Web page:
How do you know if a church is healthy?
These eight questions come from the book: Recovering from Churches That Abuse,
by Ronald Enroth (Zondervan, 1994)
1. Does a member’s personality generally become stronger, happier, more confident as a result of contact with the group?
In an abusive church, the use of guilt, fear, and intimidation to control members is likely to produce members who have a low self-image, who feel beaten down by legalism, who have been taught that asserting oneself is not spiritual.
2. Do members of the group seek to strengthen their family commitments?
Nearly all unhealthy churches attempt to minimize the commitments of their members to their family, especially parents.
Church loyalty is seen as paramount, and family commitments are discouraged or viewed as impediments to spiritual advancement.
3. Does the group encourage independent thinking and the development of discernment skills?
Control-oriented leaders attempt to dictate what members think, although the process is so spiritualized that members usually do not realize what is going on.
Pressure to conform and low tolerance for questioning make it difficult to be truly discerning.
4. Does the group allow for individual differences of belief and behavior, particularly on issues of secondary importance?
A legalistic emphasis on keeping rules and a focus on the need to stay within prescribed boundaries is always present in unhealthy spiritual environments.
5. Does the group encourage high moral standards both among members and between members and non members?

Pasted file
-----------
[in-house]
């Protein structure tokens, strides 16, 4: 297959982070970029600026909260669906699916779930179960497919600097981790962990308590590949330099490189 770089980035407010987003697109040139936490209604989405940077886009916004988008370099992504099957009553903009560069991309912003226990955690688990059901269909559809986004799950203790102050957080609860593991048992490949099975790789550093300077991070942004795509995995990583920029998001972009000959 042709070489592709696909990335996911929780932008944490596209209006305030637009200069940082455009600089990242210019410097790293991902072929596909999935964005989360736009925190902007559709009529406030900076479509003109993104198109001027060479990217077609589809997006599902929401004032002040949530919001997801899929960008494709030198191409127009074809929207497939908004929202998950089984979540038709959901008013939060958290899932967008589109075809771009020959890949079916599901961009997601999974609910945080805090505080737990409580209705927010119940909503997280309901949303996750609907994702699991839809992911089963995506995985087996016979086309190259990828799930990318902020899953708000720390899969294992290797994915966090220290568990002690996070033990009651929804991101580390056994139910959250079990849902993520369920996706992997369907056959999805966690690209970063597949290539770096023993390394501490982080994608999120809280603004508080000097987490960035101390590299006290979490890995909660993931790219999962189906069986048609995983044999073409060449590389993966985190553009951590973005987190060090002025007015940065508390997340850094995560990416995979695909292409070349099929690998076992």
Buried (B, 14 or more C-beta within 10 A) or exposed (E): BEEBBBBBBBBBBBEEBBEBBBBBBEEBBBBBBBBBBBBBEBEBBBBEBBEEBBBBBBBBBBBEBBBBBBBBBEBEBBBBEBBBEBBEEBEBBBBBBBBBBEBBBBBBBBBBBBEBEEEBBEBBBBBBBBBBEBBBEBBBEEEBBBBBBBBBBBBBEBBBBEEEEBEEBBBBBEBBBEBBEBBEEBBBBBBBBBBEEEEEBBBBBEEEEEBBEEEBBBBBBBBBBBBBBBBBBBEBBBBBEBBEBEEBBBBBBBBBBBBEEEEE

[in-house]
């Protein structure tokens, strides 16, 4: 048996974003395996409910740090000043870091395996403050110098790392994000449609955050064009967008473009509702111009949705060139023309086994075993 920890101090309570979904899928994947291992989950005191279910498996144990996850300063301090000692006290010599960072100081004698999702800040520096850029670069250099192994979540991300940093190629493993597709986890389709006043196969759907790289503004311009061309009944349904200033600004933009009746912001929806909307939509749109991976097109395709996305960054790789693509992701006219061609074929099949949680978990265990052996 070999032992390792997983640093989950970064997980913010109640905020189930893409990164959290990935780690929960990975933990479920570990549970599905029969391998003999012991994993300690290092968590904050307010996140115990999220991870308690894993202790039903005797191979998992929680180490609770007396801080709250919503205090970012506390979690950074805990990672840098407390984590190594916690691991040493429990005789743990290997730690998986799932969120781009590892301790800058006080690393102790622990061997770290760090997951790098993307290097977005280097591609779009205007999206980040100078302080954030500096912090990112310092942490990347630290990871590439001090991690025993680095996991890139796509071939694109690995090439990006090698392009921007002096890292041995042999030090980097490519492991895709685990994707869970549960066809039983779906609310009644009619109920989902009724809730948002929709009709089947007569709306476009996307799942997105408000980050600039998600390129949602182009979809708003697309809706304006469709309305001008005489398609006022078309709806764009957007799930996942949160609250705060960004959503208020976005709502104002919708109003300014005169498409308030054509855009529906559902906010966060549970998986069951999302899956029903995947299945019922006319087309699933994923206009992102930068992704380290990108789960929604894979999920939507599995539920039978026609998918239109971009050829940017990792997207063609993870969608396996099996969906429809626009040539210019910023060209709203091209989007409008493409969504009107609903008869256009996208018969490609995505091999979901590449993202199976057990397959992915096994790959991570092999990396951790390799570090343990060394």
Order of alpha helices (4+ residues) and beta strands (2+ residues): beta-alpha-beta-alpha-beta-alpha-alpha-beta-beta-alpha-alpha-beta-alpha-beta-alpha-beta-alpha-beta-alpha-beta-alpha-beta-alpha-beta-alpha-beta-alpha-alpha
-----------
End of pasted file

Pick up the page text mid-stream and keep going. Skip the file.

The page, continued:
In intense, legalistic churches and religious organizations, the official, public proclamations usually place special value on high moral standards, but often there is a double standard between those in leadership and those in the rank and file membership.
6. Does the group’s leadership invite dialogue, advice and evaluation from outside its immediate circle?
Authoritarian pastors are usually threatened by any outside expression of diverse opinions, whether from inside or outside the group.
Coercive leaders are fiercely independent and do not function well in a structure of accountability.
7. Does the group allow for development in theological beliefs?
Another hallmark of an authoritarian church is its intolerance of any belief system different from its own.
They tend to measure and evaluate all forms of Christian spirituality according to their own carefully prescribed system, adopting an “us-versus-them” mentality.
8. Are group members encouraged to ask hard questions of any kind?
A cardinal rule of abusive systems is “Don’t ask questions, don’t make waves.”
A healthy pastor welcomes even tough questions. In an unhealthy church disagreement with the pastor is considered to be disloyalty and is tantamount to disobeying God.
People who repeatedly question the system are labeled “rebellious”, “unteachable”, or “disharmonious to the body of Christ”.